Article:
Megan Shaw (MIPA) started a communications specialist internship at the Wisconsin Department of Revenue in May. She will split her time between the State and Local Finance Division and the Office of the Secretary, working with stakeholder outreach and social media engagement, including the launch of the Department of Revenue’s LinkedIn page. Shaw’s policy interests lie in United States/European Union relations and E.U. social media and privacy policies. She is especially interested in the processes of content regulation and privacy during elections. After graduation, Shaw plans to research data regulation policy or technology policy. She completed a project assistantship with the European Studies Department during the 2021-2022 academic year.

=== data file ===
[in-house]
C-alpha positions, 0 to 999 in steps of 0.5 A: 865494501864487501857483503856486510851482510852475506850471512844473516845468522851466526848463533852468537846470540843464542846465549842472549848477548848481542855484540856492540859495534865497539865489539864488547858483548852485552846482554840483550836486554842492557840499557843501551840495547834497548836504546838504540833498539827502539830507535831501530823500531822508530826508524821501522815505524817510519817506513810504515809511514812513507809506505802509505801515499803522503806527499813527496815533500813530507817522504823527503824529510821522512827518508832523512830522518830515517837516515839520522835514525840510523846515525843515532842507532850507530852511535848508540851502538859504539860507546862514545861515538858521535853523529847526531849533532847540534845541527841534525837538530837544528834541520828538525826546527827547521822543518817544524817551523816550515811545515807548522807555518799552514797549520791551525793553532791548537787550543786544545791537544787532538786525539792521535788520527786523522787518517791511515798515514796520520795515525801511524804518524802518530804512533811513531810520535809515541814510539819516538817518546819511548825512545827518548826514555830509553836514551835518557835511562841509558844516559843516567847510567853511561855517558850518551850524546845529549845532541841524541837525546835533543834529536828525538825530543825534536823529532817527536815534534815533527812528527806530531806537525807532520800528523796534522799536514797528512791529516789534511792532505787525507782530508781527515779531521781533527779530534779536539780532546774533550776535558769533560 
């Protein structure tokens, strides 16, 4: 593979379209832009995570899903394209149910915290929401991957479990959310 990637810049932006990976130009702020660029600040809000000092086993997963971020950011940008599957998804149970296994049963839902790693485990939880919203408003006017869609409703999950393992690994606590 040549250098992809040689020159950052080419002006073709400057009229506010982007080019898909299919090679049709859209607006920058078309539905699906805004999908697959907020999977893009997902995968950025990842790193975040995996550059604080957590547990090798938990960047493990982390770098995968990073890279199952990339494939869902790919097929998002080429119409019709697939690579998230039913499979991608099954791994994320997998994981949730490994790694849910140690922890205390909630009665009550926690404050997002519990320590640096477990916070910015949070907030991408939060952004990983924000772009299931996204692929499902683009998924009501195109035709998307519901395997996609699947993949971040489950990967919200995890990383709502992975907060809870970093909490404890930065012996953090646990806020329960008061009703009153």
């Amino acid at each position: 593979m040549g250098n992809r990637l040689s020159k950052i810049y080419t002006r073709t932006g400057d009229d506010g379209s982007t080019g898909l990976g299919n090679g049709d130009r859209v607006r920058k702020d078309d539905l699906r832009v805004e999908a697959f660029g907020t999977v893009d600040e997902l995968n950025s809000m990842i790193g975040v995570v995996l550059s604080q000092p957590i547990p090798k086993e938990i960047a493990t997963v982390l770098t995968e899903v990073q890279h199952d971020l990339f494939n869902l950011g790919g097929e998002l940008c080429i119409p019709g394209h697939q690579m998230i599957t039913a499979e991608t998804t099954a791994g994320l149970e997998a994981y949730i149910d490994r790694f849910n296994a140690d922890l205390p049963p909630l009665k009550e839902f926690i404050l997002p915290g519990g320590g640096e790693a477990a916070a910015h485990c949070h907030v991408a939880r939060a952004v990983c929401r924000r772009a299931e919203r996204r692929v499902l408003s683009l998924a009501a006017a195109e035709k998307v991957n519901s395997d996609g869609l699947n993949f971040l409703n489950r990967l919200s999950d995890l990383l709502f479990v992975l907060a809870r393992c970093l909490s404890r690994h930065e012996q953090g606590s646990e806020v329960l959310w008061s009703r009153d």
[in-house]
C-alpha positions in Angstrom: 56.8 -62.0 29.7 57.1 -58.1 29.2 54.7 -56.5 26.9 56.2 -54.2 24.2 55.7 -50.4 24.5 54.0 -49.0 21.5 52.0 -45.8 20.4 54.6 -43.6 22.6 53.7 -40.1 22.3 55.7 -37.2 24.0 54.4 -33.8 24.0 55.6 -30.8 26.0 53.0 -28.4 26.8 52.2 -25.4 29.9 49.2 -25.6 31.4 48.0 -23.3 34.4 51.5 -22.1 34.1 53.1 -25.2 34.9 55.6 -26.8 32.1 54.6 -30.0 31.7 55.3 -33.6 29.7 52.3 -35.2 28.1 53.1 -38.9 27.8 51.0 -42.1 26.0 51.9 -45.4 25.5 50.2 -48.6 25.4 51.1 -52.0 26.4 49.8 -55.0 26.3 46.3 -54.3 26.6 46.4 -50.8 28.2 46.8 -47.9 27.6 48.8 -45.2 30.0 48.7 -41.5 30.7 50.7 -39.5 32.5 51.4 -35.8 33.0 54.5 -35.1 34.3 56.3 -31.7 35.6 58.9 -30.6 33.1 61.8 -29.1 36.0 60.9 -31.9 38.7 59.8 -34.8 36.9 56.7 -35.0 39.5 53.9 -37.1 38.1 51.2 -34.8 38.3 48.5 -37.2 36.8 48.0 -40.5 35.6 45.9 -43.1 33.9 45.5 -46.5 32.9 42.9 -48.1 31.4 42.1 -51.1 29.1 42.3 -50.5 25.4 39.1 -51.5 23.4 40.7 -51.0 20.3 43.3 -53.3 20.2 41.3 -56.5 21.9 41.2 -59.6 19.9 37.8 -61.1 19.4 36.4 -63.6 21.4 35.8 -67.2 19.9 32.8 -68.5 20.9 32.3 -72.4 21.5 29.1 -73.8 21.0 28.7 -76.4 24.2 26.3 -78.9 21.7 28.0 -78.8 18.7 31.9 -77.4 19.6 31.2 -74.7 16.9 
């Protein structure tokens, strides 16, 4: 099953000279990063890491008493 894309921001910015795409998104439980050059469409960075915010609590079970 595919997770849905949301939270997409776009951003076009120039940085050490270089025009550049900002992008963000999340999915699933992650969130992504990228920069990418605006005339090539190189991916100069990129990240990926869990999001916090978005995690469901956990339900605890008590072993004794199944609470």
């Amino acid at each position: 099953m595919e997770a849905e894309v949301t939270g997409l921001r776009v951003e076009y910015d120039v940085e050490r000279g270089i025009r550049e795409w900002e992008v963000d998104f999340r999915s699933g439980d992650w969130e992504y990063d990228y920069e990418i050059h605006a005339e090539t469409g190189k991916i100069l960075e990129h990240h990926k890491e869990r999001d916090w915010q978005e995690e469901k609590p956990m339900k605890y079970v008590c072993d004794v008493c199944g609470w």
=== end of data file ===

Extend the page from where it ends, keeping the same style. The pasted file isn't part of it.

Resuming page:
Jean Vilbert (MIPA) was the winner of the International Affairs Forum Student Award Competition with an adaptation of an article he wrote for PA 850 this spring. The article, Environmental Protection via Multilevel Governance, was published in an Illinois State University review. Vilbert also recently had an article focused on political economy and governance published in the Yale Journal of International Affairs. He recently accepted a research fellowship at the Mercatus at George Mason University. Vilbert serves as a teaching assistant for the Department of Political Science. He will be writing a book chapter on applying public choice theory to public policy. After receiving his MIPA, Vilbert plans to go on to pursue a PhD in political science with a focus on political economy and government.